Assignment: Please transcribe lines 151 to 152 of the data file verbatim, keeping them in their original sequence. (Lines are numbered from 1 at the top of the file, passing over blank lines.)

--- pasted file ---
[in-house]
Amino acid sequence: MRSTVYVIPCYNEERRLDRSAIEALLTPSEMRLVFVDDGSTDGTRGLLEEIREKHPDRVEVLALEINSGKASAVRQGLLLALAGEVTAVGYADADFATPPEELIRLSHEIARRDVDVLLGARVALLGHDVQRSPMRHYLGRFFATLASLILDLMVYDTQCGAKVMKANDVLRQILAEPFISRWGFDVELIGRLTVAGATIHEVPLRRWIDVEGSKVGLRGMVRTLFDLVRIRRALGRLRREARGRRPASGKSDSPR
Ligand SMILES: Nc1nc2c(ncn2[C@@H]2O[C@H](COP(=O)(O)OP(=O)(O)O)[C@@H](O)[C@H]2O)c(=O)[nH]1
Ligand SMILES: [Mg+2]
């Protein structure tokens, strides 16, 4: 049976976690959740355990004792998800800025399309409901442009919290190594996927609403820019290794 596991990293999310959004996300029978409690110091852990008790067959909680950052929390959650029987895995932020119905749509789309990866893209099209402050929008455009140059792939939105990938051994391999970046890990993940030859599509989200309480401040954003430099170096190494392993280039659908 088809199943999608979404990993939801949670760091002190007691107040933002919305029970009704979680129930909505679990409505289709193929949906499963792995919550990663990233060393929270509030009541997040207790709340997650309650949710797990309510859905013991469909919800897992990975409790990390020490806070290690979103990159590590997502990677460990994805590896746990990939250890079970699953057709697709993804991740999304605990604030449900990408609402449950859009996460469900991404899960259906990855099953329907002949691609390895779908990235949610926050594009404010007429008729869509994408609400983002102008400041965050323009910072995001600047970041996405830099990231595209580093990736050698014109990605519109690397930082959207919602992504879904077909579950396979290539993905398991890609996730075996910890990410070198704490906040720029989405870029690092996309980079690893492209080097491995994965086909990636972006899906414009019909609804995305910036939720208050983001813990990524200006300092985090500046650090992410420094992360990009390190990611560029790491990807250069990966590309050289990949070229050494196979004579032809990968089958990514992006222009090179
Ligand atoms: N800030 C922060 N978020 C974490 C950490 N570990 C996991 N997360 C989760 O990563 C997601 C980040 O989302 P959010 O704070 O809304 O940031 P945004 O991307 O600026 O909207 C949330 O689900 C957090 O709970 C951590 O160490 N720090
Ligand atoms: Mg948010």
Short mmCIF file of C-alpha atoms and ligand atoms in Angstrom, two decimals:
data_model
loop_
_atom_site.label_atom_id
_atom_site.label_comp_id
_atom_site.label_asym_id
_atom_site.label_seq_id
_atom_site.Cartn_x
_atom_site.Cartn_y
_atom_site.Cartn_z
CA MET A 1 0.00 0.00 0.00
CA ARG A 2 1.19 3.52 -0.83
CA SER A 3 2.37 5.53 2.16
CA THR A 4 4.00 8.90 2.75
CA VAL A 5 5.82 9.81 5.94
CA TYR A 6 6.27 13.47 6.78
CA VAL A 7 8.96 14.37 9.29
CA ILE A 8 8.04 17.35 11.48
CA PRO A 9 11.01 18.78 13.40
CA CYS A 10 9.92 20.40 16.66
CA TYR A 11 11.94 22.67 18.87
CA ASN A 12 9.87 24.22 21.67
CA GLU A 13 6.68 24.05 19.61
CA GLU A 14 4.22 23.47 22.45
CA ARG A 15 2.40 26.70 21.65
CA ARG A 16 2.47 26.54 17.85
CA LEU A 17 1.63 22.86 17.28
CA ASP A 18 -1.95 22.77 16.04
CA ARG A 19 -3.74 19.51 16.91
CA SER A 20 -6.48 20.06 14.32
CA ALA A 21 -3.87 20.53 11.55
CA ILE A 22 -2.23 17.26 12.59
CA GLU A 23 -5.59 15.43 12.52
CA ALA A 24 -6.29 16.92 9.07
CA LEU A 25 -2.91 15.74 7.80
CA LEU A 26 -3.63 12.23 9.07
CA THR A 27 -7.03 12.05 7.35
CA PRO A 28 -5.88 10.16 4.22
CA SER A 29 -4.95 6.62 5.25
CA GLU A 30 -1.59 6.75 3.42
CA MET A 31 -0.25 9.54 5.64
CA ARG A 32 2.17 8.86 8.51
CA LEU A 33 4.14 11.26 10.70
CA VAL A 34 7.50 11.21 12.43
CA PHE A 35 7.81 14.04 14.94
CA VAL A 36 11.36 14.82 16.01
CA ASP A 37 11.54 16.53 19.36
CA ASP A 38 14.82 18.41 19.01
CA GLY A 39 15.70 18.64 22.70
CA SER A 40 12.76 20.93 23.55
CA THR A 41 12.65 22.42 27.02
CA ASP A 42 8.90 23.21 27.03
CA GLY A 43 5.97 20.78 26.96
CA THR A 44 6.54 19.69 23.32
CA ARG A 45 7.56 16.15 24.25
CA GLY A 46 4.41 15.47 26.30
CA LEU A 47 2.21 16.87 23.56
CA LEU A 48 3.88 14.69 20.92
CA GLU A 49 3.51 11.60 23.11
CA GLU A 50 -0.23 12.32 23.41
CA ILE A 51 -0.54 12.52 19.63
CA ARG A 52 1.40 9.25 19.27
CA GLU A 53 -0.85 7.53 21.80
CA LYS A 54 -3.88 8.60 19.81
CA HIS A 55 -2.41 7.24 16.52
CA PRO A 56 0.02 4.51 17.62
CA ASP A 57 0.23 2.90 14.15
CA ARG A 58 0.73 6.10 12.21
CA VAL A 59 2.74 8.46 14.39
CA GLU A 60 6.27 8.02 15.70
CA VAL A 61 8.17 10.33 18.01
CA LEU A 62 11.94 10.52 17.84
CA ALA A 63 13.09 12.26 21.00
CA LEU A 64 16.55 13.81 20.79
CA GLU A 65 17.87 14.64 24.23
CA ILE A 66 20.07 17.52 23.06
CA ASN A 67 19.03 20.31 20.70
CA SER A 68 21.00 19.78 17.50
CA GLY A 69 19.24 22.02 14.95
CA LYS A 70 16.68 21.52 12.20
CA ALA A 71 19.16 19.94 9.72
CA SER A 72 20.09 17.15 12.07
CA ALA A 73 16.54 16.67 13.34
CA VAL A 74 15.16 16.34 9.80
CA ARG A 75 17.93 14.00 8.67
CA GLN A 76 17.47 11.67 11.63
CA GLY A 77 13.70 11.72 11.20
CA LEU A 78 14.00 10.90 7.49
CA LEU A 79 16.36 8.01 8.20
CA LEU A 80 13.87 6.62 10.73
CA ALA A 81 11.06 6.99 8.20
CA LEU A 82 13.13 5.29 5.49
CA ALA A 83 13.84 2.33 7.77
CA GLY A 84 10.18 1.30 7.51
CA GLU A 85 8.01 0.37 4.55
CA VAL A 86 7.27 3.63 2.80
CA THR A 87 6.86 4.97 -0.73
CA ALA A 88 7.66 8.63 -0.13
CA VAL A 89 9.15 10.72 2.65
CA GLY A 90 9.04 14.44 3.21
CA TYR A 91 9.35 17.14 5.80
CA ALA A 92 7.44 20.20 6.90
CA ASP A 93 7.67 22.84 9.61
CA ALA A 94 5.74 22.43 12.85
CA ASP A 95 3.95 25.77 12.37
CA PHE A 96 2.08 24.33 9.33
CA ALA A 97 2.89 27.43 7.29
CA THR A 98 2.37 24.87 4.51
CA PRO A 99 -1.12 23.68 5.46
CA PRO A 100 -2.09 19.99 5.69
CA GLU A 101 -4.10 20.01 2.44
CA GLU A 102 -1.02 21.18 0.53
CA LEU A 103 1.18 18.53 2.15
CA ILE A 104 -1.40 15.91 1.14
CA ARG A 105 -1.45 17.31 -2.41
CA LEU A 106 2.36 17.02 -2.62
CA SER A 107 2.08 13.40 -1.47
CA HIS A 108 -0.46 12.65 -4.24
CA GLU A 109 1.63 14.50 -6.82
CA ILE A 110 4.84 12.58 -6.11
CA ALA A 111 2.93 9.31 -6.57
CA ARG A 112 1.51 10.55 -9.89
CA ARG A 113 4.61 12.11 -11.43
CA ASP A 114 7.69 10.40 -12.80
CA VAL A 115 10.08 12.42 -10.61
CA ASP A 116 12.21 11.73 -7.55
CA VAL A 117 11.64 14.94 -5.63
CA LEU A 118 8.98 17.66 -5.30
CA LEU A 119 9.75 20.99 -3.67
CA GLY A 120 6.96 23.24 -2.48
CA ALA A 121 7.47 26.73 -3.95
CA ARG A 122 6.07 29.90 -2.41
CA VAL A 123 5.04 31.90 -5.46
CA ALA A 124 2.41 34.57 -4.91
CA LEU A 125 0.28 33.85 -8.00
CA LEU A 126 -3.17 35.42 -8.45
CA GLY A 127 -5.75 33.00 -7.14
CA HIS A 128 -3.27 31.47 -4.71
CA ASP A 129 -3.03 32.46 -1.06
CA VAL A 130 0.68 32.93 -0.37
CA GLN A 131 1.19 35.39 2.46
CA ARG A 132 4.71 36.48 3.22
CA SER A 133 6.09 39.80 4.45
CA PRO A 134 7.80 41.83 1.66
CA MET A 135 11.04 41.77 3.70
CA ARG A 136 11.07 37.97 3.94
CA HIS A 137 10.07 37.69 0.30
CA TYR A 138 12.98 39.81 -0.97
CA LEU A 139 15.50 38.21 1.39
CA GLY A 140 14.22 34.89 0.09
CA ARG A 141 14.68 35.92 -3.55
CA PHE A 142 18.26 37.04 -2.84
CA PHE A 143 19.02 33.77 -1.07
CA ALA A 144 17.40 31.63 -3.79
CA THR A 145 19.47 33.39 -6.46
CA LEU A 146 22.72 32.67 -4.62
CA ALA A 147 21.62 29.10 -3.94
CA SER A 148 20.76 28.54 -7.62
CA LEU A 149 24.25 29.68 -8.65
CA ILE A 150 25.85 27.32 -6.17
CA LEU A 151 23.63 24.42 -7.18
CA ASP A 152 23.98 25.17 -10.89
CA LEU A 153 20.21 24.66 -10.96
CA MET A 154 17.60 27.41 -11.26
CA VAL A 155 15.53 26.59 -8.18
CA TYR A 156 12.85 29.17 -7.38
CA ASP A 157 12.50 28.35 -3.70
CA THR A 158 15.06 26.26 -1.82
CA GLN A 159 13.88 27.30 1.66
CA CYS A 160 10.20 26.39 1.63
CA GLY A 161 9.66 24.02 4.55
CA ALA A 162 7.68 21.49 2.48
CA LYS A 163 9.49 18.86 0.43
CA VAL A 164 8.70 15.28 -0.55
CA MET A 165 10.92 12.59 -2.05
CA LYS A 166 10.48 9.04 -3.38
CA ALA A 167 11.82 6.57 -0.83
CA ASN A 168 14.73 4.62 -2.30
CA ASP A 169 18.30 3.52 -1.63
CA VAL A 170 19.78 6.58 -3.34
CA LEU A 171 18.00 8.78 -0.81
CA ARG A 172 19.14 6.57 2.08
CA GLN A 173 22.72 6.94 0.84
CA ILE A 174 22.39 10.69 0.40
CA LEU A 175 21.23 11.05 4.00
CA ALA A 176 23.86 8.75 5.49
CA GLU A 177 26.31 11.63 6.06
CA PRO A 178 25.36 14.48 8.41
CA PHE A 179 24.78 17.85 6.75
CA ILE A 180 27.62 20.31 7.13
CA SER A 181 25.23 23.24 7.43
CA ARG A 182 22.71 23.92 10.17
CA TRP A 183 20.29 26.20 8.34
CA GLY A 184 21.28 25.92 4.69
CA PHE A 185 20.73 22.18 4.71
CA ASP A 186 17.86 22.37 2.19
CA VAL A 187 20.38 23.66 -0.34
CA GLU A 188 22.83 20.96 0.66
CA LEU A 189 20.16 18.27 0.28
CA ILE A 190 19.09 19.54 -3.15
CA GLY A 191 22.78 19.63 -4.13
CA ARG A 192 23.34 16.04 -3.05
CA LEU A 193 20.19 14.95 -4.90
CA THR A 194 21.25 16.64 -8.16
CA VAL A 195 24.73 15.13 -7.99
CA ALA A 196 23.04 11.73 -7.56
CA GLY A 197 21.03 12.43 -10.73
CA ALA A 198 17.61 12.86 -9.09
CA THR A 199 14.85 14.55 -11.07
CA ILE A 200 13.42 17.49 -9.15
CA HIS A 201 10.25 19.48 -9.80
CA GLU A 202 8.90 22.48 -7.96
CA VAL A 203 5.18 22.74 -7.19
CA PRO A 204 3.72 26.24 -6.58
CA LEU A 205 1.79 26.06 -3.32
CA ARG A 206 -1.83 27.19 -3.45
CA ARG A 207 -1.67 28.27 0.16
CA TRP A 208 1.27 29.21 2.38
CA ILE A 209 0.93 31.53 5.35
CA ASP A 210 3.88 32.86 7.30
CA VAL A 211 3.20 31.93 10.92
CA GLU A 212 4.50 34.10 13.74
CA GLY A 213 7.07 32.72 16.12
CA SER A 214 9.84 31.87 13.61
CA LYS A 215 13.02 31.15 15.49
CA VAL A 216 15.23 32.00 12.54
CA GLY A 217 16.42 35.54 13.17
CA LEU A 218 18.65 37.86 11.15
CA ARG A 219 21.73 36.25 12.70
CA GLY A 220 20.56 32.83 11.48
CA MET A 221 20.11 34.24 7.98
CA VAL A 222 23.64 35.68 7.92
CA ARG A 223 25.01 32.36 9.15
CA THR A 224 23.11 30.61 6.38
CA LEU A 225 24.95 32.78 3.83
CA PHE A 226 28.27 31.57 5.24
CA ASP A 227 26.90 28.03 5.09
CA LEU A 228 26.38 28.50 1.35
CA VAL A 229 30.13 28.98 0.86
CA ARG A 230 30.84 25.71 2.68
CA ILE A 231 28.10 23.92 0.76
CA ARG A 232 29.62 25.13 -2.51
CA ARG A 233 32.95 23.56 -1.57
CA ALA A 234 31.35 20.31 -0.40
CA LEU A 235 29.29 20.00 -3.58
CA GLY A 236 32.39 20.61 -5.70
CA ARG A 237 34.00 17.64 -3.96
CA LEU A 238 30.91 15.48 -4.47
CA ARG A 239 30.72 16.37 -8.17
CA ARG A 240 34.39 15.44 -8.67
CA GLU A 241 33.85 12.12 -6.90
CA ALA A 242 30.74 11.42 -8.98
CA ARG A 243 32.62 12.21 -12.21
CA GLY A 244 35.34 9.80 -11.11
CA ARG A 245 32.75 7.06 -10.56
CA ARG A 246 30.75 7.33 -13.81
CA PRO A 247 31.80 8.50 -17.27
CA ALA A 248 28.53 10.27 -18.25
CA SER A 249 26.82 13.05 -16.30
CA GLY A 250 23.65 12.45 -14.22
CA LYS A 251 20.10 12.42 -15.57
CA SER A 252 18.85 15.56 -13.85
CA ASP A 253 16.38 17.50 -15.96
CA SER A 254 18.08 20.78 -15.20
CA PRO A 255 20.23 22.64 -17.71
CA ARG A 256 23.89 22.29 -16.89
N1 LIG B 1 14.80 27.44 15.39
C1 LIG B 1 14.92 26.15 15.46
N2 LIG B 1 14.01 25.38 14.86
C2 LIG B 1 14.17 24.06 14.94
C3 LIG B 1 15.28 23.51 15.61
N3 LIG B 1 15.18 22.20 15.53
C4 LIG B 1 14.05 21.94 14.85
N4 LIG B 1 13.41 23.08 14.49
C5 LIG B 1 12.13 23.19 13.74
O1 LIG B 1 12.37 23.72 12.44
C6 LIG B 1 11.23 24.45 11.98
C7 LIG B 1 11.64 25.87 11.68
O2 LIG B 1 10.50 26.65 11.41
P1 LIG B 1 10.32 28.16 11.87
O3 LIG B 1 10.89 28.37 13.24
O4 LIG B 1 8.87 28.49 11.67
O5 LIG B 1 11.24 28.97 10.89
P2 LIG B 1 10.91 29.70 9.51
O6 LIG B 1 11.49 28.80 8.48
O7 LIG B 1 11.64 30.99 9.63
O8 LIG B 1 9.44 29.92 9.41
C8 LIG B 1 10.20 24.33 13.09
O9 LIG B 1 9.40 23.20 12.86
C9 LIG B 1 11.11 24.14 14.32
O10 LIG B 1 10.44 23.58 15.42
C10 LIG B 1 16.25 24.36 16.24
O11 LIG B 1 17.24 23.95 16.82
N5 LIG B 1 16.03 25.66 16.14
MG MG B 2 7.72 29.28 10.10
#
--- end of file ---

CA PRO A 134 7.80 41.83 1.66
CA MET A 135 11.04 41.77 3.70